• Vary your operating area and do not keep repeating the same maneuver.
  • Go slow when approaching other boats or give them a wide berth so as to not cause harm to other boats.
  • Do be mindful of anglers who may have lines out to the sides of their boats or trolling behind them.
  • Keep music at reasonable levels.  And don't make excessive noise as others may be enjoying a quiet and relaxing time.  Sound carries far over water.  Shhhh, we hear you!
  • Do not modify your engine exhaust system if it increases the noise. Improperly modified exhausts will not make your PWC (personal water craft)  faster and may raise the noise to an illegal level.
  • Don’t initiate maneuvers that cause the engine exhaust to lift out of the water.  

Speed, Distance & General Safety Rules


  • Have a valid Safe Boater Education Certificate (SEC) for vessels powered by more than 25 horsepower and operated by a person 16 years or older only or for person under 16 years of age and if accompanied by a person 18 years or older.  
  • Follow the speed limits: 20 mph maximum between one-half hour after sunset and one-half hour before sunrise, 40 mph maximum at all other times.
  •  Maintain a minimum distance of 200 feet from the shoreline if tubing or water skiing, 300 feet if wake boarding/surfing.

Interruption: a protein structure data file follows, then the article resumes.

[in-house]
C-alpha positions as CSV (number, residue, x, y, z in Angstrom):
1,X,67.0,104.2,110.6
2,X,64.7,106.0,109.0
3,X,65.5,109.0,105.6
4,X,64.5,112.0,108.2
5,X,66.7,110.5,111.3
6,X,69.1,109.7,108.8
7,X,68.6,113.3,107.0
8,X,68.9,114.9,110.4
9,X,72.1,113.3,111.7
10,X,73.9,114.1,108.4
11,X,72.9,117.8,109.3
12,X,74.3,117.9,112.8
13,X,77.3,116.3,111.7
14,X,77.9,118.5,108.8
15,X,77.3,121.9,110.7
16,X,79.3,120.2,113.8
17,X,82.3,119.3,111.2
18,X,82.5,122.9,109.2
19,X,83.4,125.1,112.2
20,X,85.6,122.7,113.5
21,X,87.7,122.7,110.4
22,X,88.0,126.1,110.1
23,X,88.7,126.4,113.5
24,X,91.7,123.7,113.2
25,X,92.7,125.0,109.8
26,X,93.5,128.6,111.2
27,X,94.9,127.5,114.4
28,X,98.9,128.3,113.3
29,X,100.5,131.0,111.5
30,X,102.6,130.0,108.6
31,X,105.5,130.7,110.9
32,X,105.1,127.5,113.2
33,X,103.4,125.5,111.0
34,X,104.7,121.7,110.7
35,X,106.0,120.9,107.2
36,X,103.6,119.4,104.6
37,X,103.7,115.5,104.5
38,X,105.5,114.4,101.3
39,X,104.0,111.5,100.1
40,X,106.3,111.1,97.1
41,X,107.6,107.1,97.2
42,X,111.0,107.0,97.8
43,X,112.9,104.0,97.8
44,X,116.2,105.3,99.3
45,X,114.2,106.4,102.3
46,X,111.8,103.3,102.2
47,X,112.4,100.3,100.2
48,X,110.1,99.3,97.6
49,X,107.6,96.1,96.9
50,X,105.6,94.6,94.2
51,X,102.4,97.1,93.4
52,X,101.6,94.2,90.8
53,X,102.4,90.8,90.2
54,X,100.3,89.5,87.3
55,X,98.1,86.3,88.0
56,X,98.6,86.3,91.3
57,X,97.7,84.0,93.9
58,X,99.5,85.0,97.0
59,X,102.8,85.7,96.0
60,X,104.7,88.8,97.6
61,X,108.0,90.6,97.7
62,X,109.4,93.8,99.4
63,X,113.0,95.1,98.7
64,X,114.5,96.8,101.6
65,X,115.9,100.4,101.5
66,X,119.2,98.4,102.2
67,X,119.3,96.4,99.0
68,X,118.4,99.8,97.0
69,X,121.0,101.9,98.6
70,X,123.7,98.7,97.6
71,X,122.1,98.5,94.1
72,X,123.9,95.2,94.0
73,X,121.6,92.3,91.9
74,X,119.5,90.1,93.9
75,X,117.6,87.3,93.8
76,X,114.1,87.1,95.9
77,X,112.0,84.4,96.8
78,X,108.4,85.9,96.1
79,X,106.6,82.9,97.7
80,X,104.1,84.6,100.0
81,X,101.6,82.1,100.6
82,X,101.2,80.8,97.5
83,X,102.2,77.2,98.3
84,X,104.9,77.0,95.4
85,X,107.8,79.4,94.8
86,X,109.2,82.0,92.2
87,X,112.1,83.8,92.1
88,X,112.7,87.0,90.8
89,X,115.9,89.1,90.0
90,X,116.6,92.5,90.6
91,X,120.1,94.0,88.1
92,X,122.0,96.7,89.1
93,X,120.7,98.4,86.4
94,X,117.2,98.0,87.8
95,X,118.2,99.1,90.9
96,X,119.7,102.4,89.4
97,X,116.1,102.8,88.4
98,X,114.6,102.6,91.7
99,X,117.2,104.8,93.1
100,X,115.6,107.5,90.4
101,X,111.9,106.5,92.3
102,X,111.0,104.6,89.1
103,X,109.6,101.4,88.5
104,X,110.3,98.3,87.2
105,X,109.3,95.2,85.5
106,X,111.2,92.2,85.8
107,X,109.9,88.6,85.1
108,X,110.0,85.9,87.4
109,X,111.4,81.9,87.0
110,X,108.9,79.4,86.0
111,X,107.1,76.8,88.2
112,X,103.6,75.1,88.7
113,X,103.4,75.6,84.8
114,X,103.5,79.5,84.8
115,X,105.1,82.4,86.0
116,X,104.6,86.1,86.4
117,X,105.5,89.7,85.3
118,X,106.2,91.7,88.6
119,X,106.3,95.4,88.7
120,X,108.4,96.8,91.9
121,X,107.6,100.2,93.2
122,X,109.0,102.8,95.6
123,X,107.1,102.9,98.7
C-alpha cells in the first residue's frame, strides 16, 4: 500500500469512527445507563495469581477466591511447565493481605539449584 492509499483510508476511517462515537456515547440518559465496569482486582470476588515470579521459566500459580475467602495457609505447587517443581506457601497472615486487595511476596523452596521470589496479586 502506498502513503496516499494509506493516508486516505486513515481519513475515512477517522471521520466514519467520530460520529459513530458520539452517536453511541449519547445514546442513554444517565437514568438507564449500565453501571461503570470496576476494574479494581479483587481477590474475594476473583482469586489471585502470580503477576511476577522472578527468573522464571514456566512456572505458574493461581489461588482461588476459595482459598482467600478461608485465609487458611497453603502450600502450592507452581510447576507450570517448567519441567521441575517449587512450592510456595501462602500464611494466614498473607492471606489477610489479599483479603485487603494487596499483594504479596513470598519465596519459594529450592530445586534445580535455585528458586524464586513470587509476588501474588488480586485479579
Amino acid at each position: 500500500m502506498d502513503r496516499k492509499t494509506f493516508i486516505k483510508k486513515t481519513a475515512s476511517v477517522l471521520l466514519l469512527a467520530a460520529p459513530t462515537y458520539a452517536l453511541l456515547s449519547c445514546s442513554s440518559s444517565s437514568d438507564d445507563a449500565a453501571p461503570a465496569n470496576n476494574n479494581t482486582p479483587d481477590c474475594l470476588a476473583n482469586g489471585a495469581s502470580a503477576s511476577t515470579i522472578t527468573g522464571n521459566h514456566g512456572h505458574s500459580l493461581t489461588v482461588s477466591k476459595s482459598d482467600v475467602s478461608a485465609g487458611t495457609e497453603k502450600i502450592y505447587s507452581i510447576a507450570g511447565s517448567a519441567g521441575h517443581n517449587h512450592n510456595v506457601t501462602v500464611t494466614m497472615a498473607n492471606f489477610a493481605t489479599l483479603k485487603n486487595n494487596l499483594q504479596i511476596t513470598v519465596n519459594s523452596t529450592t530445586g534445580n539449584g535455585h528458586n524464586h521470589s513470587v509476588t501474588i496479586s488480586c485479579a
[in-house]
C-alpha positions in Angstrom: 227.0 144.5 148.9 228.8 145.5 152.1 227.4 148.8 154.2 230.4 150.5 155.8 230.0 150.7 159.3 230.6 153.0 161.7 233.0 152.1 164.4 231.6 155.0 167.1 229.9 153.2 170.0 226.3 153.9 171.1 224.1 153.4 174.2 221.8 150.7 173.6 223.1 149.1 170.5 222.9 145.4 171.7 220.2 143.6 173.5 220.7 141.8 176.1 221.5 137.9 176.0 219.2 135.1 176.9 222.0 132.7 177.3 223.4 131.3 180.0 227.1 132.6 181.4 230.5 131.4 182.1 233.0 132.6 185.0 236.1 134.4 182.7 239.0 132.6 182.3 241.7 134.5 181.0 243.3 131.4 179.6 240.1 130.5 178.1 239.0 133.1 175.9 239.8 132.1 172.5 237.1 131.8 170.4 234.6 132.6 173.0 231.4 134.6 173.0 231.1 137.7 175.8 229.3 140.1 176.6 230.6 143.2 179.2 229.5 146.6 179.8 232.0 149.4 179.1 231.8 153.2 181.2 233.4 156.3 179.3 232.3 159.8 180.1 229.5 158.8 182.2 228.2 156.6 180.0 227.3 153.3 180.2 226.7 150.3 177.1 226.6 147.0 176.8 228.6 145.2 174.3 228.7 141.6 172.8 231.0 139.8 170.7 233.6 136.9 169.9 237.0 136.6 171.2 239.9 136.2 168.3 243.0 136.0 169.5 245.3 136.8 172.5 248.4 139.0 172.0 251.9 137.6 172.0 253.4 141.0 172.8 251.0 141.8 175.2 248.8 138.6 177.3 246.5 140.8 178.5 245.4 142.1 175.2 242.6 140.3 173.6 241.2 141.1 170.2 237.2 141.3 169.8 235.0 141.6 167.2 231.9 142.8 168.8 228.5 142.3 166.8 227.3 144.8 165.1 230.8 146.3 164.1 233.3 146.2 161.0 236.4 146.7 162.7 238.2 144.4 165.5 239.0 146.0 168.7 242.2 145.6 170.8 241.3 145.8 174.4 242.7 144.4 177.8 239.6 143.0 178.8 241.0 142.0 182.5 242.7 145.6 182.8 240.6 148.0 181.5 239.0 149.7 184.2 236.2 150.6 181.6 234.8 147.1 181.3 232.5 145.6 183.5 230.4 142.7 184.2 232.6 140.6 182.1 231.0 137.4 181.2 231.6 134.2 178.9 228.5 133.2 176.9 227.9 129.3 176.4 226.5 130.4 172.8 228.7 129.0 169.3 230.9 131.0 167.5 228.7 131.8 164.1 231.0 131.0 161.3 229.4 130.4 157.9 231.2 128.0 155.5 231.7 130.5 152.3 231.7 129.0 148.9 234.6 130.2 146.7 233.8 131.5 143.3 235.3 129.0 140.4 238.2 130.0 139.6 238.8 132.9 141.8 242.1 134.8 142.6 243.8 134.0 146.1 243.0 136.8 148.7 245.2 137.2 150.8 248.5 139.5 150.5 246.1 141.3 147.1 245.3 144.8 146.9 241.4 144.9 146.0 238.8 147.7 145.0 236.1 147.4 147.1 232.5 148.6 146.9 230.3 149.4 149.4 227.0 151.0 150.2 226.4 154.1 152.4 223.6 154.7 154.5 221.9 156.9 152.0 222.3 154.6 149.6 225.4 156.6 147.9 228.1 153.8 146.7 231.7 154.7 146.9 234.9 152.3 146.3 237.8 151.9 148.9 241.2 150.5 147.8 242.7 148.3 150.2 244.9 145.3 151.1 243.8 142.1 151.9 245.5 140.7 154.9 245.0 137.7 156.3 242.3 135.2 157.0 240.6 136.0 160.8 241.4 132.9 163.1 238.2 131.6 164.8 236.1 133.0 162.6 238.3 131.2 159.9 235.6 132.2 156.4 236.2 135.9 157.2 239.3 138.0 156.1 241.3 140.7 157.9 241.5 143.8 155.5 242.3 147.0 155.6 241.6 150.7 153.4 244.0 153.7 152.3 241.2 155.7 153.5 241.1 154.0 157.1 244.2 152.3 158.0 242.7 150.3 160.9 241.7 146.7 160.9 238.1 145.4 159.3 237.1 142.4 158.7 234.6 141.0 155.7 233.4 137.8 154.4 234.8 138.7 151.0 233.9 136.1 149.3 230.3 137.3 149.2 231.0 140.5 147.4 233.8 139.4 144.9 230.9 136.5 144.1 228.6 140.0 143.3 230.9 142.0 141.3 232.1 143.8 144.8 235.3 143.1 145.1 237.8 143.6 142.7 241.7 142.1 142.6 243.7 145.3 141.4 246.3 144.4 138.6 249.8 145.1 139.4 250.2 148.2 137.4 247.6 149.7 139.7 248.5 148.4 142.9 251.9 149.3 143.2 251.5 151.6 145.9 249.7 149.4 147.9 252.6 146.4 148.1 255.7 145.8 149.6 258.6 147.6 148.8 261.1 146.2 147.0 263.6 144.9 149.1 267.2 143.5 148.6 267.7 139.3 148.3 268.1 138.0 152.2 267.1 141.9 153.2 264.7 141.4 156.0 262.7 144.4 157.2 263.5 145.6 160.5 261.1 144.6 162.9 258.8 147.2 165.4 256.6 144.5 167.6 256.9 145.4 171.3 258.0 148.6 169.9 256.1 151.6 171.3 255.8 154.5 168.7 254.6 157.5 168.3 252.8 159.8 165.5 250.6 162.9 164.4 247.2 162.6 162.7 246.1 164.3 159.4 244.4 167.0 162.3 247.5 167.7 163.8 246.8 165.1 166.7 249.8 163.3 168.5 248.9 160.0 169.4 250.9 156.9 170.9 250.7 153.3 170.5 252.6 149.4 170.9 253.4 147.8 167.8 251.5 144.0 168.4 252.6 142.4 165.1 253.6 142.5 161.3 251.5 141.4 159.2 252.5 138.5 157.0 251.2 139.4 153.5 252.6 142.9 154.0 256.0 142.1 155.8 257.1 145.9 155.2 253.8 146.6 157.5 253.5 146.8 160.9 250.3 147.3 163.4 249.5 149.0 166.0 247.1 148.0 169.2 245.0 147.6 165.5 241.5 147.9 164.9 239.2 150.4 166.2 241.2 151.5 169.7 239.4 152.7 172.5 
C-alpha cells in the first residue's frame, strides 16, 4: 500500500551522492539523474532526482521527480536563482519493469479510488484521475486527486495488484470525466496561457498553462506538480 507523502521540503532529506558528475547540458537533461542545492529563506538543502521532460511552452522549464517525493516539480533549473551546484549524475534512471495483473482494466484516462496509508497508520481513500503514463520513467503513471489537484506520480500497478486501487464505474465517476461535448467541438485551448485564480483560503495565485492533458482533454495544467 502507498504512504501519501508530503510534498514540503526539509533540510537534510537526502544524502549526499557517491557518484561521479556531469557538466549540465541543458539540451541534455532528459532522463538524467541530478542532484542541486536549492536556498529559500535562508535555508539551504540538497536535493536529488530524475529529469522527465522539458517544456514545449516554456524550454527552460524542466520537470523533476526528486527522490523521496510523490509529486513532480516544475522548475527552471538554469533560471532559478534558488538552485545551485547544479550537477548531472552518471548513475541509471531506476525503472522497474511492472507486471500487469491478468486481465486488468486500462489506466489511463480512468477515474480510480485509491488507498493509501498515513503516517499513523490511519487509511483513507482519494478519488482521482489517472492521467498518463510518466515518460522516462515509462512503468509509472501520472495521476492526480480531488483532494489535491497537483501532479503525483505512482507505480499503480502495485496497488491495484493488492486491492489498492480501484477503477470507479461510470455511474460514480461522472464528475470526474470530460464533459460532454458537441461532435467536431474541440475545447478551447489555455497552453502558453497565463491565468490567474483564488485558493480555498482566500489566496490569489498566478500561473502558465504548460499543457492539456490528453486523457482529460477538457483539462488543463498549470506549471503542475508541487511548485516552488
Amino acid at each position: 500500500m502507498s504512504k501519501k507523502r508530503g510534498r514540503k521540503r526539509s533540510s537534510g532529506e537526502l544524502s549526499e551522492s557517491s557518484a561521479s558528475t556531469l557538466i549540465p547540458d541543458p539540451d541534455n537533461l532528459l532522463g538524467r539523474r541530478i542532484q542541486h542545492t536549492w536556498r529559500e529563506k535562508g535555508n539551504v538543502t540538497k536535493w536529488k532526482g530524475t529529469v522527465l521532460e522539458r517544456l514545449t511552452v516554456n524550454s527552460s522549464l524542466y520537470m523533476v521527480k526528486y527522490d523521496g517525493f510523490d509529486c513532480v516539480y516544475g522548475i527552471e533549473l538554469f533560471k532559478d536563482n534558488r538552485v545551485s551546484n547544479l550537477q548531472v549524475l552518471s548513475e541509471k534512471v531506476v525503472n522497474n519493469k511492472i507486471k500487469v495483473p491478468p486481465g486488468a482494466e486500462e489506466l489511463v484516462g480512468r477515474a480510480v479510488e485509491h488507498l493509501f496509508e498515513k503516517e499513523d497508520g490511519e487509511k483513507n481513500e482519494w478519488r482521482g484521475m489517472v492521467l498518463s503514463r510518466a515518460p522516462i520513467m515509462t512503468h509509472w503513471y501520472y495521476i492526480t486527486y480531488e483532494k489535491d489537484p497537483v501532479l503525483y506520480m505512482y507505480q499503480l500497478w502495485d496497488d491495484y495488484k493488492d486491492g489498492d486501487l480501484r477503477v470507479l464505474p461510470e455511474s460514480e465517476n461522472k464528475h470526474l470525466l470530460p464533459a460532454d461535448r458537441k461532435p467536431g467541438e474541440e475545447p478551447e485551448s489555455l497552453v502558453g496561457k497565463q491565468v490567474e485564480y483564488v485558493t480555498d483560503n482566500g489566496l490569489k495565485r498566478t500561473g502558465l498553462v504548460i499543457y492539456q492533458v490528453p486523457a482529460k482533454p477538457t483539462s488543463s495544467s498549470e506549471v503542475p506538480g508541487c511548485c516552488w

•  Wear a Type I, II, or III USCG–approved life jacket.
  • Adhere to the “No Wake Zone” buoys near Pierce Island.  Also make ‘no wake’ in cove-like areas.
  • Don’t overtake other vessels at a speed or wake that causes danger or damage
  • Do not operate your vessel in a way that makes it become airborne. 

Skiing, Tubing, and Wakeboating

  • Maintain a minimum distance of 200 feet from the shoreline and Pierce Island if tubing or water skiing.  If wake boarding/surfing, maintain a minimum distance of 300 feet from the shoreline and in water 30+ feet deep.  Avoid cove-like areas.
  • Have a valid Safe Boater Education Certificate and be a minimum 16 years old. 
  • Operate from sunrise to sunset only and always in a safe and responsible manner
  • Use a vessel that is rated for at least three people: operator, spotter, and skier (tuber or surfer).